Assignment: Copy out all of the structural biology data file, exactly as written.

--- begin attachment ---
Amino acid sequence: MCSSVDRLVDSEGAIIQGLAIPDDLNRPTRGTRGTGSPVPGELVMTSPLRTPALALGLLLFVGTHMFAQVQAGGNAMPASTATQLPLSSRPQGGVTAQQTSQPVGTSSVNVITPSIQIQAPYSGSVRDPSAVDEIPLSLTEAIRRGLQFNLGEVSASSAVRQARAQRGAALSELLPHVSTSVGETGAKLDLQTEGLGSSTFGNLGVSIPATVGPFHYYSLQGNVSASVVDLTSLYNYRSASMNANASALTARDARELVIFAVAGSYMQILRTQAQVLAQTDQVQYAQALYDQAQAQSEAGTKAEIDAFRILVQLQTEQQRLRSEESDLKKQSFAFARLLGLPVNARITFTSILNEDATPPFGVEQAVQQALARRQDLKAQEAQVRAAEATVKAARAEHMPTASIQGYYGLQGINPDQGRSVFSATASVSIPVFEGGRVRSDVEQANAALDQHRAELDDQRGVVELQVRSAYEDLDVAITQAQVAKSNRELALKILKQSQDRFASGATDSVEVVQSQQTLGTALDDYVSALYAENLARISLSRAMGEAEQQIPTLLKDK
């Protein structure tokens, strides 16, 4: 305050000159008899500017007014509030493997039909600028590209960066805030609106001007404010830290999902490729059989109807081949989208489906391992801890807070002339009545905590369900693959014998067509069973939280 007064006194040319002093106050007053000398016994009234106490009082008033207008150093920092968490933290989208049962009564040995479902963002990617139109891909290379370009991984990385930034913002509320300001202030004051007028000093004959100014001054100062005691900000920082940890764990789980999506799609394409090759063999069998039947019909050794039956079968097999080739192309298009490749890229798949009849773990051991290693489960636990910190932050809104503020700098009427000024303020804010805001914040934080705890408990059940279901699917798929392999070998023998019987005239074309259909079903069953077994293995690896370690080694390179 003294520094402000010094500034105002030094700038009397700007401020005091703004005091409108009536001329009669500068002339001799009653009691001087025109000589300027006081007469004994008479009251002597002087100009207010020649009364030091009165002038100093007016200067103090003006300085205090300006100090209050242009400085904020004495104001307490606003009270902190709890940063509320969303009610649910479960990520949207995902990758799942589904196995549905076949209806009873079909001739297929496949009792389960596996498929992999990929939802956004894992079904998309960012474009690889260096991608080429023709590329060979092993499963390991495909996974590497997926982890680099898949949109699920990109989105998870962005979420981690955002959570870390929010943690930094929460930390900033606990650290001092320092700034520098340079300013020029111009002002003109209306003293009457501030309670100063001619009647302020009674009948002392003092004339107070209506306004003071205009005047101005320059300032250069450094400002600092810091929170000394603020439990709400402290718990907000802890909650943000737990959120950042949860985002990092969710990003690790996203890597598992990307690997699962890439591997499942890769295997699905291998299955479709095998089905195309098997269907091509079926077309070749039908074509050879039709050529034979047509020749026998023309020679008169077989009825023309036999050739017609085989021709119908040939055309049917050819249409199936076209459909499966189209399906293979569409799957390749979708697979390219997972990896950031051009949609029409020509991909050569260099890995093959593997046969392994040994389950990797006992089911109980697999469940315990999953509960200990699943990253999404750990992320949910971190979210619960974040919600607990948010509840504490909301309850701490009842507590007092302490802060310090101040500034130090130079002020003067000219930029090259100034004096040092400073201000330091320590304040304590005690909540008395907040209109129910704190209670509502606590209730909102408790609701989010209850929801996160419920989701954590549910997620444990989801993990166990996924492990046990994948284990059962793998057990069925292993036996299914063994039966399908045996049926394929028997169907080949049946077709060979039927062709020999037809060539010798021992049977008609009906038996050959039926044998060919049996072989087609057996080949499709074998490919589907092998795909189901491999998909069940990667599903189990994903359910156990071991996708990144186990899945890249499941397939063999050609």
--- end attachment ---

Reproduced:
Amino acid sequence: MCSSVDRLVDSEGAIIQGLAIPDDLNRPTRGTRGTGSPVPGELVMTSPLRTPALALGLLLFVGTHMFAQVQAGGNAMPASTATQLPLSSRPQGGVTAQQTSQPVGTSSVNVITPSIQIQAPYSGSVRDPSAVDEIPLSLTEAIRRGLQFNLGEVSASSAVRQARAQRGAALSELLPHVSTSVGETGAKLDLQTEGLGSSTFGNLGVSIPATVGPFHYYSLQGNVSASVVDLTSLYNYRSASMNANASALTARDARELVIFAVAGSYMQILRTQAQVLAQTDQVQYAQALYDQAQAQSEAGTKAEIDAFRILVQLQTEQQRLRSEESDLKKQSFAFARLLGLPVNARITFTSILNEDATPPFGVEQAVQQALARRQDLKAQEAQVRAAEATVKAARAEHMPTASIQGYYGLQGINPDQGRSVFSATASVSIPVFEGGRVRSDVEQANAALDQHRAELDDQRGVVELQVRSAYEDLDVAITQAQVAKSNRELALKILKQSQDRFASGATDSVEVVQSQQTLGTALDDYVSALYAENLARISLSRAMGEAEQQIPTLLKDK
């Protein structure tokens, strides 16, 4: 305050000159008899500017007014509030493997039909600028590209960066805030609106001007404010830290999902490729059989109807081949989208489906391992801890807070002339009545905590369900693959014998067509069973939280 007064006194040319002093106050007053000398016994009234106490009082008033207008150093920092968490933290989208049962009564040995479902963002990617139109891909290379370009991984990385930034913002509320300001202030004051007028000093004959100014001054100062005691900000920082940890764990789980999506799609394409090759063999069998039947019909050794039956079968097999080739192309298009490749890229798949009849773990051991290693489960636990910190932050809104503020700098009427000024303020804010805001914040934080705890408990059940279901699917798929392999070998023998019987005239074309259909079903069953077994293995690896370690080694390179 003294520094402000010094500034105002030094700038009397700007401020005091703004005091409108009536001329009669500068002339001799009653009691001087025109000589300027006081007469004994008479009251002597002087100009207010020649009364030091009165002038100093007016200067103090003006300085205090300006100090209050242009400085904020004495104001307490606003009270902190709890940063509320969303009610649910479960990520949207995902990758799942589904196995549905076949209806009873079909001739297929496949009792389960596996498929992999990929939802956004894992079904998309960012474009690889260096991608080429023709590329060979092993499963390991495909996974590497997926982890680099898949949109699920990109989105998870962005979420981690955002959570870390929010943690930094929460930390900033606990650290001092320092700034520098340079300013020029111009002002003109209306003293009457501030309670100063001619009647302020009674009948002392003092004339107070209506306004003071205009005047101005320059300032250069450094400002600092810091929170000394603020439990709400402290718990907000802890909650943000737990959120950042949860985002990092969710990003690790996203890597598992990307690997699962890439591997499942890769295997699905291998299955479709095998089905195309098997269907091509079926077309070749039908074509050879039709050529034979047509020749026998023309020679008169077989009825023309036999050739017609085989021709119908040939055309049917050819249409199936076209459909499966189209399906293979569409799957390749979708697979390219997972990896950031051009949609029409020509991909050569260099890995093959593997046969392994040994389950990797006992089911109980697999469940315990999953509960200990699943990253999404750990992320949910971190979210619960974040919600607990948010509840504490909301309850701490009842507590007092302490802060310090101040500034130090130079002020003067000219930029090259100034004096040092400073201000330091320590304040304590005690909540008395907040209109129910704190209670509502606590209730909102408790609701989010209850929801996160419920989701954590549910997620444990989801993990166990996924492990046990994948284990059962793998057990069925292993036996299914063994039966399908045996049926394929028997169907080949049946077709060979039927062709020999037809060539010798021992049977008609009906038996050959039926044998060919049996072989087609057996080949499709074998490919589907092998795909189901491999998909069940990667599903189990994903359910156990071991996708990144186990899945890249499941397939063999050609």